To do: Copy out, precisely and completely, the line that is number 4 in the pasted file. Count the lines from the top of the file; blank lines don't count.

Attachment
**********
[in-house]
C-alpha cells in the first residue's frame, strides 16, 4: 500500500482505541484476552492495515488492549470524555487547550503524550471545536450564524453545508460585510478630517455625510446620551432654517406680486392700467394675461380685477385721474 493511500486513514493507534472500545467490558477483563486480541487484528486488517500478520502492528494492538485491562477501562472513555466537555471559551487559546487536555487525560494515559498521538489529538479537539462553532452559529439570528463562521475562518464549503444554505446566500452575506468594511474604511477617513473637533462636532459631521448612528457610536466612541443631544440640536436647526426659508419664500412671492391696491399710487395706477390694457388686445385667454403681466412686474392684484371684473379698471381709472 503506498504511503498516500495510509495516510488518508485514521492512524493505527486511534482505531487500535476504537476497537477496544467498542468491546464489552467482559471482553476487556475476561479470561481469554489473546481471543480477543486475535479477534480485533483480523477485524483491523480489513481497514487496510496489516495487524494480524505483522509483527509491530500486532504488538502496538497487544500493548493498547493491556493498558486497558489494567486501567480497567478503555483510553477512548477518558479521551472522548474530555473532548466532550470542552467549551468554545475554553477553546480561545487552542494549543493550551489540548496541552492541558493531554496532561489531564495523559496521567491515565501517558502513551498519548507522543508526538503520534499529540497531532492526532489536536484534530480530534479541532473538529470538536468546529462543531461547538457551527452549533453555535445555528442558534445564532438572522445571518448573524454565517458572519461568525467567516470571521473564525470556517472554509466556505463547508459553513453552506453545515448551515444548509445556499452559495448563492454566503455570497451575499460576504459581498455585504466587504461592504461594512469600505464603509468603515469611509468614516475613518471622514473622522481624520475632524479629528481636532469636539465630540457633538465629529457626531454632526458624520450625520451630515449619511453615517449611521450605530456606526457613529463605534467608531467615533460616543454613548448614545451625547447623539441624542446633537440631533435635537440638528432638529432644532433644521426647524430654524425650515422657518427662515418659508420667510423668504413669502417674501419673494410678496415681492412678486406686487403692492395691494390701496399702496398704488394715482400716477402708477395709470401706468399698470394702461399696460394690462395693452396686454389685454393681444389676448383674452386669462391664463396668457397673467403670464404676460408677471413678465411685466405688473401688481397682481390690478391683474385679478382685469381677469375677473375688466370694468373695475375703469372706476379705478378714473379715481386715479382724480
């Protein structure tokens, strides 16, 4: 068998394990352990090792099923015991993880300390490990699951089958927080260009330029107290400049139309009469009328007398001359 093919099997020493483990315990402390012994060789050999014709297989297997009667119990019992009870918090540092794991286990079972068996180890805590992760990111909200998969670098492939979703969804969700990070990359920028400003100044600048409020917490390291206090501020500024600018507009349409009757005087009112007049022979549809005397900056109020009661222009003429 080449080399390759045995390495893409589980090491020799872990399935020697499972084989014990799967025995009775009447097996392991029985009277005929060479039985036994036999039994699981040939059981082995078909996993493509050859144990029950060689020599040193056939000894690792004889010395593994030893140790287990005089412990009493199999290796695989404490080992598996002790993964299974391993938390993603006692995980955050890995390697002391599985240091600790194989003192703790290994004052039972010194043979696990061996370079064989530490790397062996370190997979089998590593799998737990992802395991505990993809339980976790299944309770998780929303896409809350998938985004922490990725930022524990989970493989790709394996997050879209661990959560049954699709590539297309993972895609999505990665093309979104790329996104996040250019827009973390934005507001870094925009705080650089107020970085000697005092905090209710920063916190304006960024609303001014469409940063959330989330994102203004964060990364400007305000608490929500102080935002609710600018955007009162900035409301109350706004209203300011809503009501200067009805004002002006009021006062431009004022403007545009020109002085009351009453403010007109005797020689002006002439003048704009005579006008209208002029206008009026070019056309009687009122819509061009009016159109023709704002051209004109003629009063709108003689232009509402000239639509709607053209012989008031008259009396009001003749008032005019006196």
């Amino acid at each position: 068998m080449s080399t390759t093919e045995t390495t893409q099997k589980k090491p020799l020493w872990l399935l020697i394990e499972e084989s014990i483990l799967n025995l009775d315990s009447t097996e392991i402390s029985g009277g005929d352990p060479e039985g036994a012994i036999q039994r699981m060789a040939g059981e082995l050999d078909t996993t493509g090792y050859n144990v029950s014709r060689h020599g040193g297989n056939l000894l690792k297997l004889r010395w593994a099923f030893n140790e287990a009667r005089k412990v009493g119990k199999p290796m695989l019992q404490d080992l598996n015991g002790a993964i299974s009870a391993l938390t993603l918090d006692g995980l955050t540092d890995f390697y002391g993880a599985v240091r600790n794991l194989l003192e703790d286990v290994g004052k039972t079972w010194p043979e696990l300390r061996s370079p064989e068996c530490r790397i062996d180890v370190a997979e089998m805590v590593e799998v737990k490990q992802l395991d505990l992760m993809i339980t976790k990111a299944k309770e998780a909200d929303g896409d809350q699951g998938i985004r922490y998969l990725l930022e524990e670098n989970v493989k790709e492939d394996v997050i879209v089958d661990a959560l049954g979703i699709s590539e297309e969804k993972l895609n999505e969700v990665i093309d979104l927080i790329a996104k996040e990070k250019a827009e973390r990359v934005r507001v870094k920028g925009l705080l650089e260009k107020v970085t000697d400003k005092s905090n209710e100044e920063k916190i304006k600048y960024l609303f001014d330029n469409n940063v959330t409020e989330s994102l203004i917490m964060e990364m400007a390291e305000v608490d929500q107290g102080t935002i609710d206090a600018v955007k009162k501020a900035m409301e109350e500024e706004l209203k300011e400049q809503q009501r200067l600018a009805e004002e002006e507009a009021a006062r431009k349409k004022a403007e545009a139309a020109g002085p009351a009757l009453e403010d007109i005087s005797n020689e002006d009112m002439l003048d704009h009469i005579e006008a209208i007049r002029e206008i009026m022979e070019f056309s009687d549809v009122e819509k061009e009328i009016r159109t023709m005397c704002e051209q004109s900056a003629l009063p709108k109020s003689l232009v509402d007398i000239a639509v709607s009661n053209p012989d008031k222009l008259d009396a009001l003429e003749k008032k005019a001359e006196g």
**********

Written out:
């Amino acid at each position: 068998m080449s080399t390759t093919e045995t390495t893409q099997k589980k090491p020799l020493w872990l399935l020697i394990e499972e084989s014990i483990l799967n025995l009775d315990s009447t097996e392991i402390s029985g009277g005929d352990p060479e039985g036994a012994i036999q039994r699981m060789a040939g059981e082995l050999d078909t996993t493509g090792y050859n144990v029950s014709r060689h020599g040193g297989n056939l000894l690792k297997l004889r010395w593994a099923f030893n140790e287990a009667r005089k412990v009493g119990k199999p290796m695989l019992q404490d080992l598996n015991g002790a993964i299974s009870a391993l938390t993603l918090d006692g995980l955050t540092d890995f390697y002391g993880a599985v240091r600790n794991l194989l003192e703790d286990v290994g004052k039972t079972w010194p043979e696990l300390r061996s370079p064989e068996c530490r790397i062996d180890v370190a997979e089998m805590v590593e799998v737990k490990q992802l395991d505990l992760m993809i339980t976790k990111a299944k309770e998780a909200d929303g896409d809350q699951g998938i985004r922490y998969l990725l930022e524990e670098n989970v493989k790709e492939d394996v997050i879209v089958d661990a959560l049954g979703i699709s590539e297309e969804k993972l895609n999505e969700v990665i093309d979104l927080i790329a996104k996040e990070k250019a827009e973390r990359v934005r507001v870094k920028g925009l705080l650089e260009k107020v970085t000697d400003k005092s905090n209710e100044e920063k916190i304006k600048y960024l609303f001014d330029n469409n940063v959330t409020e989330s994102l203004i917490m964060e990364m400007a390291e305000v608490d929500q107290g102080t935002i609710d206090a600018v955007k009162k501020a900035m409301e109350e500024e706004l209203k300011e400049q809503q009501r200067l600018a009805e004002e002006e507009a009021a006062r431009k349409k004022a403007e545009a139309a020109g002085p009351a009757l009453e403010d007109i005087s005797n020689e002006d009112m002439l003048d704009h009469i005579e006008a209208i007049r002029e206008i009026m022979e070019f056309s009687d549809v009122e819509k061009e009328i009016r159109t023709m005397c704002e051209q004109s900056a003629l009063p709108k109020s003689l232009v509402d007398i000239a639509v709607s009661n053209p012989d008031k222009l008259d009396a009001l003429e003749k008032k005019a001359e006196g």